June 28, 2017

Roaming Rome and Walking the Vatican!

The first segment of our travelogue - Italy-cised
Moving onto our second segment!

Rome is an architectural amass of several eras. Few still standing tall and proud and the rest bowing to time. This architectural extravaganza can be thoroughly enjoyed on foot - we know it because that is what we did. (Mainly because we didn’t know where to flag down a taxi or which bus to take)

We stayed at an Airbnb accommodation which is 20 minutes by foot from St Peters Basilica. On suggestion of our Airbnb host, we decided to take a bus to Piazza Venezia and begin our adventure there. This is the only time we used a vehicle for our transportation in our two day stay at Rome! 
Piazza Venezia is located at the heart of Rome and leads to the most talked of monument in Rome - the Colosseum.

Altare della Patria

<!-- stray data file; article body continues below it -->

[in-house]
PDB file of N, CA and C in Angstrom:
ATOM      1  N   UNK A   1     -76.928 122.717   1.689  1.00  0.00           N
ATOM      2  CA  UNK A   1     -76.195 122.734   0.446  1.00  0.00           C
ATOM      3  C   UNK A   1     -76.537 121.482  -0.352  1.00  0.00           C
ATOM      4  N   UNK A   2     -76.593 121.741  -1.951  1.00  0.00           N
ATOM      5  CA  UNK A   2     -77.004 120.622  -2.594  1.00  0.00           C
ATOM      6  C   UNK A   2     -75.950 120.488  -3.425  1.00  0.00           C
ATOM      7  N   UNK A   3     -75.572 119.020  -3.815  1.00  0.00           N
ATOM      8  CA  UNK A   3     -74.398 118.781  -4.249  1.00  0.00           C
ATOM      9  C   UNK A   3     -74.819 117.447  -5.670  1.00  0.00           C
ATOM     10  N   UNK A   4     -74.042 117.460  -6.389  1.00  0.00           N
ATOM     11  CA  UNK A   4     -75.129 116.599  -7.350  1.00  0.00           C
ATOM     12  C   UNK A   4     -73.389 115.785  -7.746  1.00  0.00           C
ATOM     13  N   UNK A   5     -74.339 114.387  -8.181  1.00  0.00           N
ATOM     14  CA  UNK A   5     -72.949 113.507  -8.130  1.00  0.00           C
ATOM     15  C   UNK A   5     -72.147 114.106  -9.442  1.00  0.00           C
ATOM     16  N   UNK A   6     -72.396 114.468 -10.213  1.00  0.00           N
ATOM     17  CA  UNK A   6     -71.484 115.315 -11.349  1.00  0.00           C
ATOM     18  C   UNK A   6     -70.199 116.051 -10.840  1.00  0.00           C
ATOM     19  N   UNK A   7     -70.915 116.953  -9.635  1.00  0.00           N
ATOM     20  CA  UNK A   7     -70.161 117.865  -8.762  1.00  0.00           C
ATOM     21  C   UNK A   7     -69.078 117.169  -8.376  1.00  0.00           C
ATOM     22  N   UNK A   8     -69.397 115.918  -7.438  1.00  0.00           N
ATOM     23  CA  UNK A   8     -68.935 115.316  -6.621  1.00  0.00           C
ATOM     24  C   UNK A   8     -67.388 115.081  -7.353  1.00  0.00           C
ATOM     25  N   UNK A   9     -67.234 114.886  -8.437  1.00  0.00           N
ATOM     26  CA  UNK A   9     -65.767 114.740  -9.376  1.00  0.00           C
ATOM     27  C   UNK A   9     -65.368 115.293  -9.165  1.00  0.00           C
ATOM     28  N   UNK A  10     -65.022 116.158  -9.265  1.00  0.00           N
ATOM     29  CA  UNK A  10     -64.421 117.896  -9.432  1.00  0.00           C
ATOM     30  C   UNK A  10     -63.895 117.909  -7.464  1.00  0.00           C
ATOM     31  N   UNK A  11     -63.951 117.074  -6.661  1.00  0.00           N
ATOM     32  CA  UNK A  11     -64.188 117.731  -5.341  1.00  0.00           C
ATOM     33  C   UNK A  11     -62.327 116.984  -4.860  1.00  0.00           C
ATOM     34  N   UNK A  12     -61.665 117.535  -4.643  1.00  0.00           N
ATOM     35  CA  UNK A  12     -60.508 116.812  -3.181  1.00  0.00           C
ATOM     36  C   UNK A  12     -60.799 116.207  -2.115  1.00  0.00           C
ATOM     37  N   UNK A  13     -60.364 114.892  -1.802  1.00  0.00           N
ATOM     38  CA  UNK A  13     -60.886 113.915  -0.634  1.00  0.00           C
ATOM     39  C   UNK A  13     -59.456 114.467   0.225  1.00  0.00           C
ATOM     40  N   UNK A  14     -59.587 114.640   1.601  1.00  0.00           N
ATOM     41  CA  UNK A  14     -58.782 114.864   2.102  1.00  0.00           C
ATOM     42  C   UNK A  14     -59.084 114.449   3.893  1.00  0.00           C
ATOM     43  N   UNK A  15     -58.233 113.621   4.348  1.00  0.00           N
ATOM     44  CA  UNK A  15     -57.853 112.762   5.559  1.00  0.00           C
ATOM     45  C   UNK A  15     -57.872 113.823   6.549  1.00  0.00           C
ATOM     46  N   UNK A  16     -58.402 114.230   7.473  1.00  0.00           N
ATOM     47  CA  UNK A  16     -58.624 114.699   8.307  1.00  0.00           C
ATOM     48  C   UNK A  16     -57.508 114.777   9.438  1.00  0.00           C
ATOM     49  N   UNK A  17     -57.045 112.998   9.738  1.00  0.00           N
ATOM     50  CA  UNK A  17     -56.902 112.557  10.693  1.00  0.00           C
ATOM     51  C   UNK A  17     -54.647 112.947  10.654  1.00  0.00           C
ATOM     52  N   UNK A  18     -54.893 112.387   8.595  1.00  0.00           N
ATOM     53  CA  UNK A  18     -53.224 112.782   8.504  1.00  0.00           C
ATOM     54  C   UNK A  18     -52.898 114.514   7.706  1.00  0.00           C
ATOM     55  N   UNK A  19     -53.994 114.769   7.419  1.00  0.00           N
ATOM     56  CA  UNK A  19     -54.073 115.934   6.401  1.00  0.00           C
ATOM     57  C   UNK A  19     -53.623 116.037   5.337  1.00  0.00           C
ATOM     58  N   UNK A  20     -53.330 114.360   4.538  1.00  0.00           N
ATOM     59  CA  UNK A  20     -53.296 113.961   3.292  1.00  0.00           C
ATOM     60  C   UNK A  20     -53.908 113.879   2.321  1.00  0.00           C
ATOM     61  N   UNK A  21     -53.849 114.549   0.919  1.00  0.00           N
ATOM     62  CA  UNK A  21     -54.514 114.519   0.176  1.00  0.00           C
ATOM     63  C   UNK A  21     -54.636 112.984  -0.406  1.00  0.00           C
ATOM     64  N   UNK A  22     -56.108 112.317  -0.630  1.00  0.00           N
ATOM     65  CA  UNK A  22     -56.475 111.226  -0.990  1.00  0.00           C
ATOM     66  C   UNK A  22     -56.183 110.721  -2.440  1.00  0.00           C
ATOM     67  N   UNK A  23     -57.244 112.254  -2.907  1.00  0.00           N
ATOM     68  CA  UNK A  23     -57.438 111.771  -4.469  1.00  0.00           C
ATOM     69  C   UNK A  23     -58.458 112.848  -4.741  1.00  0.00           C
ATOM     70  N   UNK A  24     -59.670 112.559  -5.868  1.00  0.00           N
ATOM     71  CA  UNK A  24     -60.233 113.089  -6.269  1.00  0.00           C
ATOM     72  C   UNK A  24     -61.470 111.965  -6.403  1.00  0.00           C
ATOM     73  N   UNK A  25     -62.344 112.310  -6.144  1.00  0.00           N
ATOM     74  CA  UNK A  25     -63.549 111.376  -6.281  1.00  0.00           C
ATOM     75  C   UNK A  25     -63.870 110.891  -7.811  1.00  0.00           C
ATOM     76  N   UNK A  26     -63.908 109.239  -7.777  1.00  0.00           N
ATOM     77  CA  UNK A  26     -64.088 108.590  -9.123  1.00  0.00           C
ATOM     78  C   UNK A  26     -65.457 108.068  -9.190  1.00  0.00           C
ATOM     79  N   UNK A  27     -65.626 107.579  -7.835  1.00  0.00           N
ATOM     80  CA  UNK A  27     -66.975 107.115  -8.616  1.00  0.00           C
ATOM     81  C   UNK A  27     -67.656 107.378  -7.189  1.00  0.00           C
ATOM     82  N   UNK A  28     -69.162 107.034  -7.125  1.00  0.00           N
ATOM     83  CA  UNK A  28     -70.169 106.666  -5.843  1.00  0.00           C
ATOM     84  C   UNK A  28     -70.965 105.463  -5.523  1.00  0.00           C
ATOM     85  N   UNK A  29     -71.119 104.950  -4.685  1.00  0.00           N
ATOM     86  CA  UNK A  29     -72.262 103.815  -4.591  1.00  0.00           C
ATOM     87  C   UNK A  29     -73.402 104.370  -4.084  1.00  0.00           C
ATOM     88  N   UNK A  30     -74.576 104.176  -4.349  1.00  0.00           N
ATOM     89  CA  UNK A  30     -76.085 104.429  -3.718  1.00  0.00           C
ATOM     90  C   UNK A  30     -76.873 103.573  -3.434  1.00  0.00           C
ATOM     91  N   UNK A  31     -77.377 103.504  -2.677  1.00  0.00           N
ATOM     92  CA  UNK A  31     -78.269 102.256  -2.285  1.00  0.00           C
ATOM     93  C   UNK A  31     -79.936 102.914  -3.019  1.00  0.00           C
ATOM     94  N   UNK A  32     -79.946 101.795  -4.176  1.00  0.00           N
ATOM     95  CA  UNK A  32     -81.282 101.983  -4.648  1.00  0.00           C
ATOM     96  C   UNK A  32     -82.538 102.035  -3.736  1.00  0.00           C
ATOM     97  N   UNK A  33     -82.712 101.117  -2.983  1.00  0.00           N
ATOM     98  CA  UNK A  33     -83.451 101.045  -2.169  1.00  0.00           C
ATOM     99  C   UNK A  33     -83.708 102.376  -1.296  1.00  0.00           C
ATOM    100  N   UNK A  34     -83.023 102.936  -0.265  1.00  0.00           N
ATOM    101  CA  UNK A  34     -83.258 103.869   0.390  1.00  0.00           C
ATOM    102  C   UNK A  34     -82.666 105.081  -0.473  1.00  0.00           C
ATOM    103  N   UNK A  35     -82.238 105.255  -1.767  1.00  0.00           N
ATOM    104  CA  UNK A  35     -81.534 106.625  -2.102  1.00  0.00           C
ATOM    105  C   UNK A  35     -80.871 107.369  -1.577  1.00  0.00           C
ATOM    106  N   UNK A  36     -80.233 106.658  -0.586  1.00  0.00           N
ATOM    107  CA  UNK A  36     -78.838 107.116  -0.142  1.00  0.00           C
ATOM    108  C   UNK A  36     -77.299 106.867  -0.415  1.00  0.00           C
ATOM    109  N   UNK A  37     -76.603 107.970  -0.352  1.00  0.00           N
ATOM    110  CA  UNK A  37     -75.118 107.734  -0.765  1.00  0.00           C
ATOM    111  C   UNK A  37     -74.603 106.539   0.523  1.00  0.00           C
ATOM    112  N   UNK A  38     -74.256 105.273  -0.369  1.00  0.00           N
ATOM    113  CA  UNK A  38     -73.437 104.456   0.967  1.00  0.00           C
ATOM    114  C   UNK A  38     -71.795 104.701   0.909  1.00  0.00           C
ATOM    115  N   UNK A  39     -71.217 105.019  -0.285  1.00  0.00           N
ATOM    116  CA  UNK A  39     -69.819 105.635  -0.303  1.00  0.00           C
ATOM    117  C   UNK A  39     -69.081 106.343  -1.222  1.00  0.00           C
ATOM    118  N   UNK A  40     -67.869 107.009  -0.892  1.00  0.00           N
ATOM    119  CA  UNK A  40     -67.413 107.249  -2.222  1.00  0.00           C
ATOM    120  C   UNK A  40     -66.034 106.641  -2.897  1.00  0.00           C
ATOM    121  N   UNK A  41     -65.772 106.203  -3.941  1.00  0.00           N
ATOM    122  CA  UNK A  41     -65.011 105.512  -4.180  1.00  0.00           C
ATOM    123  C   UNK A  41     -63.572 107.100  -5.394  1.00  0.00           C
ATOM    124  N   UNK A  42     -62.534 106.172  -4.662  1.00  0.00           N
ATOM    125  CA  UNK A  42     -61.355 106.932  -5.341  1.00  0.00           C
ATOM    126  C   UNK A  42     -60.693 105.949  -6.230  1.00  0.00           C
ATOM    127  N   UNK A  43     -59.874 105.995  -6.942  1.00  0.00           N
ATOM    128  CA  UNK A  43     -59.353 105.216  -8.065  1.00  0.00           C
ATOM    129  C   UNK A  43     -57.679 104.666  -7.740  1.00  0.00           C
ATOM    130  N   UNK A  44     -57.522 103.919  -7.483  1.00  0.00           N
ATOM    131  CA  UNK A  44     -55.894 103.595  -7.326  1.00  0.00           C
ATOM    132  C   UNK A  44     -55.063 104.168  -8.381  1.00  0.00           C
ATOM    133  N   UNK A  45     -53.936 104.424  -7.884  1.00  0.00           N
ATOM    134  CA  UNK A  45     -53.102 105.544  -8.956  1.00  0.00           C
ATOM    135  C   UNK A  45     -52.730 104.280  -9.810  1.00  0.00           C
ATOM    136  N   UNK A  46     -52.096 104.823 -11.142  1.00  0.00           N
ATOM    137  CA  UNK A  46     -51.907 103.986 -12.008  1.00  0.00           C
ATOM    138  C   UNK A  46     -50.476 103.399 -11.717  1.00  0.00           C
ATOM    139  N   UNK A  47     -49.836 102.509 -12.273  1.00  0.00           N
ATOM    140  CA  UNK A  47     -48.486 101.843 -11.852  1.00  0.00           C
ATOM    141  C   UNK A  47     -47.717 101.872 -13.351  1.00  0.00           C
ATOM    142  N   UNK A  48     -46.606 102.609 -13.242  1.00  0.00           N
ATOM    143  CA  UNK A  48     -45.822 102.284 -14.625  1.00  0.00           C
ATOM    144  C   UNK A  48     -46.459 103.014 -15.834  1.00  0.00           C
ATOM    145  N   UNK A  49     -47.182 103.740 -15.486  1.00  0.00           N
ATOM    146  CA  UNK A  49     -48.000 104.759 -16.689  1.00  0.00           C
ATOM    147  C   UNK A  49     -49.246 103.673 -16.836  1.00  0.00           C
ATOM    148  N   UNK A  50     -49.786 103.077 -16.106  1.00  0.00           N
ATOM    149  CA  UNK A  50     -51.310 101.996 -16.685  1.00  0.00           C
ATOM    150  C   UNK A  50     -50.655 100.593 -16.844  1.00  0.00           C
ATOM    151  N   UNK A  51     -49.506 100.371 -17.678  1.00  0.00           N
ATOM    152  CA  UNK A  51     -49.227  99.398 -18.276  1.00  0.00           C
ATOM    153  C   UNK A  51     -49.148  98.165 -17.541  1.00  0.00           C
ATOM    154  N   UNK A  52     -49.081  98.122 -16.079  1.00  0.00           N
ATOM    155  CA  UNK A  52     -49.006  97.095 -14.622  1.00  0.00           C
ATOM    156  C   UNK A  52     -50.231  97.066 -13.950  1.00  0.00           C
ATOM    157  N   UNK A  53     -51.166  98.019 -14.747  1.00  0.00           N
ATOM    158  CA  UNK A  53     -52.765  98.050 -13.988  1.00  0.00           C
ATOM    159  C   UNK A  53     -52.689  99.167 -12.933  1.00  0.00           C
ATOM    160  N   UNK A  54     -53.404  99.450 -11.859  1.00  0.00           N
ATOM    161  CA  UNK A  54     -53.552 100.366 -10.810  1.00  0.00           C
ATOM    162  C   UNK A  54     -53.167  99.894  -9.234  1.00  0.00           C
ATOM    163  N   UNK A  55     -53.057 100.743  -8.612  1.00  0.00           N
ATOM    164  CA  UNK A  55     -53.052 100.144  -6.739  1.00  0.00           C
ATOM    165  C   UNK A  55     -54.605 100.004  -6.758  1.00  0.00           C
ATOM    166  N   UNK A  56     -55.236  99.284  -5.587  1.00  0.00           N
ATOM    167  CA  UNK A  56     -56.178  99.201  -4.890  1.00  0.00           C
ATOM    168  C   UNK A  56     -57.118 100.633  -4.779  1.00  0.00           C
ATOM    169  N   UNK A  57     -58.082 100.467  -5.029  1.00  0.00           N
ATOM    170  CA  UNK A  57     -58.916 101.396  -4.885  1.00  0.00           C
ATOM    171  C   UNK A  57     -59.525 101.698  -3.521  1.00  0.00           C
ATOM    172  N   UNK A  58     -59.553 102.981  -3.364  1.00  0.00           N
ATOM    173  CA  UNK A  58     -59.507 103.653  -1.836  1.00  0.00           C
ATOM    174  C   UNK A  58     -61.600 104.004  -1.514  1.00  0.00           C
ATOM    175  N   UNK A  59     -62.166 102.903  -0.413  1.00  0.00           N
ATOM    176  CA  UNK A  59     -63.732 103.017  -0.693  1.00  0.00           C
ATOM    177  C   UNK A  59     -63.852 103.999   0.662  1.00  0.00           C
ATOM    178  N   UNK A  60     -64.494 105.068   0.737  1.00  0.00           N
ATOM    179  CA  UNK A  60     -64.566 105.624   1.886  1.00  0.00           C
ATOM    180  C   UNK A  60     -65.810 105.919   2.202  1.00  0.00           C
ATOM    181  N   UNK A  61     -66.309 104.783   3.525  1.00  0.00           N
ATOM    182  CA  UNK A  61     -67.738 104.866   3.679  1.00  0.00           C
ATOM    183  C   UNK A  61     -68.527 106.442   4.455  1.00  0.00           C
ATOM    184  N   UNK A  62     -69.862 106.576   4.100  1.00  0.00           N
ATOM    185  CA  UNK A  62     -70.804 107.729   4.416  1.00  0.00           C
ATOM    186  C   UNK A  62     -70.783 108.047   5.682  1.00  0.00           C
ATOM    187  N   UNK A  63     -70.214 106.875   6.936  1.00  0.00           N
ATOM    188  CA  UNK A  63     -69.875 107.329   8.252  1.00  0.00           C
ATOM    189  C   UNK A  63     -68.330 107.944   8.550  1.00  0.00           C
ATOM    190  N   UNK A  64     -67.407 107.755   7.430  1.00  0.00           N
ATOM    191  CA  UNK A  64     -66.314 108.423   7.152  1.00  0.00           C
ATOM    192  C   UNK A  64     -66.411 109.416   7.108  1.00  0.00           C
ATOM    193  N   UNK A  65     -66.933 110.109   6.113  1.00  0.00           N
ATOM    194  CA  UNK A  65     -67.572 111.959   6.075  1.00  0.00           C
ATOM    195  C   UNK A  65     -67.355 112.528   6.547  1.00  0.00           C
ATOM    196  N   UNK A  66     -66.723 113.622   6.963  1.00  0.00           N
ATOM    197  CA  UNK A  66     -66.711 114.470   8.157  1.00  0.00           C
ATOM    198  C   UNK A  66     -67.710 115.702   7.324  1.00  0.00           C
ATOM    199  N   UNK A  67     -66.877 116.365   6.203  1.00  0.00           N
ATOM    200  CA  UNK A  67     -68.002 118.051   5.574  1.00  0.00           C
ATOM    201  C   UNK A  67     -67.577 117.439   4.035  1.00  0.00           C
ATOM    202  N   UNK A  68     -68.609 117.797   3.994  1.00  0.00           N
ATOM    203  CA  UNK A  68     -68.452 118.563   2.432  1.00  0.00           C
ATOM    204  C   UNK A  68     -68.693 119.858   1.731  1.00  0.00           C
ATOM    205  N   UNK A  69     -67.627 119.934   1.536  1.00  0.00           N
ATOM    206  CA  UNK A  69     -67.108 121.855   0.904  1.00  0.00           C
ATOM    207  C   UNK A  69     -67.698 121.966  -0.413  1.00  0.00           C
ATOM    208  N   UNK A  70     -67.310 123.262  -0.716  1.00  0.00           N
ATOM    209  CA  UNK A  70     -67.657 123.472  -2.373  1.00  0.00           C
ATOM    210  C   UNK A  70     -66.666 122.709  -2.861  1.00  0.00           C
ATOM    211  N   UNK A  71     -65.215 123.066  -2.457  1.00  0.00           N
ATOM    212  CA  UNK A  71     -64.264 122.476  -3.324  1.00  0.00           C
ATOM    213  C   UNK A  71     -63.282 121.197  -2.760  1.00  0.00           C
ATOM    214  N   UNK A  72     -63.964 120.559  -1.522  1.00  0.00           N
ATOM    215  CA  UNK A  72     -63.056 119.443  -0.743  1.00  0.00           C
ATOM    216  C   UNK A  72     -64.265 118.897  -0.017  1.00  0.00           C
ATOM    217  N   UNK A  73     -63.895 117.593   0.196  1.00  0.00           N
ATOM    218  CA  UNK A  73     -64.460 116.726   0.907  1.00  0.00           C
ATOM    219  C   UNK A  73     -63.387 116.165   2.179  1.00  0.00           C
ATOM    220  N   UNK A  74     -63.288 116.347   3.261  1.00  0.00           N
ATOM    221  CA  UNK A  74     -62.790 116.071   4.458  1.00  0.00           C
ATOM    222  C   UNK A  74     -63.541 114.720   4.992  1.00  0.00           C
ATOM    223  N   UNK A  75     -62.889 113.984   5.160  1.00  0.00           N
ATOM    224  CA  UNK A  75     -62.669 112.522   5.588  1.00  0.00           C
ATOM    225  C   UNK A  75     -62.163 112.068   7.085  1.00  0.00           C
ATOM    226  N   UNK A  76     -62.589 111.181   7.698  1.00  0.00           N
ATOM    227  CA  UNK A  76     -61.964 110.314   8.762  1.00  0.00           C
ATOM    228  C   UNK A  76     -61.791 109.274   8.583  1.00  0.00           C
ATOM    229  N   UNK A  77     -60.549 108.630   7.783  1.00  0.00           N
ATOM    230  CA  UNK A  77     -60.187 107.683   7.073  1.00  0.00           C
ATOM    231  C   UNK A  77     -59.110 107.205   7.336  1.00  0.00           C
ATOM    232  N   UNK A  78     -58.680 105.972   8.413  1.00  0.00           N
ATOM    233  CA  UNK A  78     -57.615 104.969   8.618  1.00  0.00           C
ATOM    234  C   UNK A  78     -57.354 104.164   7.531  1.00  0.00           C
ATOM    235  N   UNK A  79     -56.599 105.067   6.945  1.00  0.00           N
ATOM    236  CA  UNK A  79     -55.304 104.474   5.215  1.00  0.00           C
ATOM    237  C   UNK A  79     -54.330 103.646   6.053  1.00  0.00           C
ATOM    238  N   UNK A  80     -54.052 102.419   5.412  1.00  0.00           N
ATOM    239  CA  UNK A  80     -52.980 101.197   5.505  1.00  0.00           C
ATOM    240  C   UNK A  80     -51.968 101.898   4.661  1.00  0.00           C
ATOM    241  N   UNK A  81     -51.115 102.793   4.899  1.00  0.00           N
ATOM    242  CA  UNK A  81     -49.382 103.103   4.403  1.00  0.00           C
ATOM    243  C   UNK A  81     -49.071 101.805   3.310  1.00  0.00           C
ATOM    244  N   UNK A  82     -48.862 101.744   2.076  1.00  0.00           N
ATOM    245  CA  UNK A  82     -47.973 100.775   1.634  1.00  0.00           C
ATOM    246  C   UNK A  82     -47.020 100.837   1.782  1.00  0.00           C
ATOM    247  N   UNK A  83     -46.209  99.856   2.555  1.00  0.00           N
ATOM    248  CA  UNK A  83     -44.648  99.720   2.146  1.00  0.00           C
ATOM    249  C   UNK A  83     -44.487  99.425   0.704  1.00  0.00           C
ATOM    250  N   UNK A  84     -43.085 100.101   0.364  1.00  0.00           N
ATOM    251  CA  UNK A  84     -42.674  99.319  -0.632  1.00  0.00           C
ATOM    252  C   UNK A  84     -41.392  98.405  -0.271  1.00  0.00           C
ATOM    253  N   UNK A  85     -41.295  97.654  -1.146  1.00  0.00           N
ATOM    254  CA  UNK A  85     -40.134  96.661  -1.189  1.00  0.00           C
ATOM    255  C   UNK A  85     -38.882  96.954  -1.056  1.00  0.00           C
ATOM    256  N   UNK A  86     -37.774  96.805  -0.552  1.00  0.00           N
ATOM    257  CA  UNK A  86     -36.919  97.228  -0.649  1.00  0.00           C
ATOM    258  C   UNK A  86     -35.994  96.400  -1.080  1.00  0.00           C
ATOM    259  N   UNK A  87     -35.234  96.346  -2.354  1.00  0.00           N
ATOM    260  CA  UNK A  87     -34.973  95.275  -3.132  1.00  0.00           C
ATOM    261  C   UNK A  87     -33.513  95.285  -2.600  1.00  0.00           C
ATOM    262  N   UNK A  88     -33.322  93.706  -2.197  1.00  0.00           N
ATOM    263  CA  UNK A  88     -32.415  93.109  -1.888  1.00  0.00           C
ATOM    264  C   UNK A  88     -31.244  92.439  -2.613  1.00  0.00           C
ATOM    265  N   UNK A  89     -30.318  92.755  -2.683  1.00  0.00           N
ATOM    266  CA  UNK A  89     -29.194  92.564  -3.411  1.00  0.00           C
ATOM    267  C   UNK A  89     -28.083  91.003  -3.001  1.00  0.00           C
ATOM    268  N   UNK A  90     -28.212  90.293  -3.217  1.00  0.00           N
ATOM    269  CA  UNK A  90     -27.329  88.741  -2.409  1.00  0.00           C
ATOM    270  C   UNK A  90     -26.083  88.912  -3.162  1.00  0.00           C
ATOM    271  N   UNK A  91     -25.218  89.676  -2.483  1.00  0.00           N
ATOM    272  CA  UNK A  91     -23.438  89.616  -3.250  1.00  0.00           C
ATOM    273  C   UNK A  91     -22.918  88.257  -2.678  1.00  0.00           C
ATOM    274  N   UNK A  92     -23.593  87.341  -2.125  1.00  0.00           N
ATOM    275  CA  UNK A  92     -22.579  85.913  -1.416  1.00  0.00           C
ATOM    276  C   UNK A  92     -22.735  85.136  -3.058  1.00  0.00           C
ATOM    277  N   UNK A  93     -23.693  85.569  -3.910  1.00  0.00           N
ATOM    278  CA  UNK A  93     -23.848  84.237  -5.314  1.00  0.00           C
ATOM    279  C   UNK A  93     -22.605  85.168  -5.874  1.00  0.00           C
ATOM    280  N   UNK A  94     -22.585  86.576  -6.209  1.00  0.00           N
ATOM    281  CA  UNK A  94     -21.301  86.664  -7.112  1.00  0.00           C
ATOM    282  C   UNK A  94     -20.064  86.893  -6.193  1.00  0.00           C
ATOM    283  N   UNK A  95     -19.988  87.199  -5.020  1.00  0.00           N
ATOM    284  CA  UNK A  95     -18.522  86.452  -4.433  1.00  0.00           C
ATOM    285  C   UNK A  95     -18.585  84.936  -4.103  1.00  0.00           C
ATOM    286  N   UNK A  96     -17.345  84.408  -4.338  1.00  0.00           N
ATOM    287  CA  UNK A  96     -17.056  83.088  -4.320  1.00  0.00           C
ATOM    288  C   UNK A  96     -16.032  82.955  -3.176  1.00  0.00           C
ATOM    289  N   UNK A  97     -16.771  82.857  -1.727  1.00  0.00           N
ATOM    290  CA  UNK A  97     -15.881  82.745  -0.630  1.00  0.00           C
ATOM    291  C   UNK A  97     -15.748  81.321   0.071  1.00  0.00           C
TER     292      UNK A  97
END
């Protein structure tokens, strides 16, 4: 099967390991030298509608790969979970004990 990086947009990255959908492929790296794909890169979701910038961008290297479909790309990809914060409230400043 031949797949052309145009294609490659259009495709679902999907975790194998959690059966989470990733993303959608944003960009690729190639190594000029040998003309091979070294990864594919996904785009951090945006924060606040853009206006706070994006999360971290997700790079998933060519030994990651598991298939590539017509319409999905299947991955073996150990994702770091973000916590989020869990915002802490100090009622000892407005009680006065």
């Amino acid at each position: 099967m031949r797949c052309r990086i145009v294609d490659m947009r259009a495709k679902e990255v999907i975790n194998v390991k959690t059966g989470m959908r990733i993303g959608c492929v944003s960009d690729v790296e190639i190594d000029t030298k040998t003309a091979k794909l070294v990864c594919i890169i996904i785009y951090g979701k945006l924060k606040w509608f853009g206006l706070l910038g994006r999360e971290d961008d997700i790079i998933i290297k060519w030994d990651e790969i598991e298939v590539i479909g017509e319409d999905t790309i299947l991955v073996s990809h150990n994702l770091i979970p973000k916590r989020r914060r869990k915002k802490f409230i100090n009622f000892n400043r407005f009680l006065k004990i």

The monument of Altare della Patria
Located on the right of the Piazza is Altare della Patria which hosts a museum and the tomb of the unknown soldier with an eternal flame. This monument is dedicated to King Victor Emmanuel II, the first king of unified Italy. Unfortunately this monument is quite controversial as this monument was built compromising many medieval structures. After spending about half an hour taking in the view, we made our way to the Colosseum.

Fountain by the monument

The street that leads to the Colosseum is adorned by artists - the ones who create beautiful paintings of the historical structures, musicians, street performers and vendors. 

We were also lucky to witness a parade by the Colosseum with men, women and children dressed in flamboyant costumes of the eras gone by. Every word was spoken in Italian, hence we could make out absolutely nothing of what they said and what the parade was for!
Roma Forum, Palantine Hill and Colosseum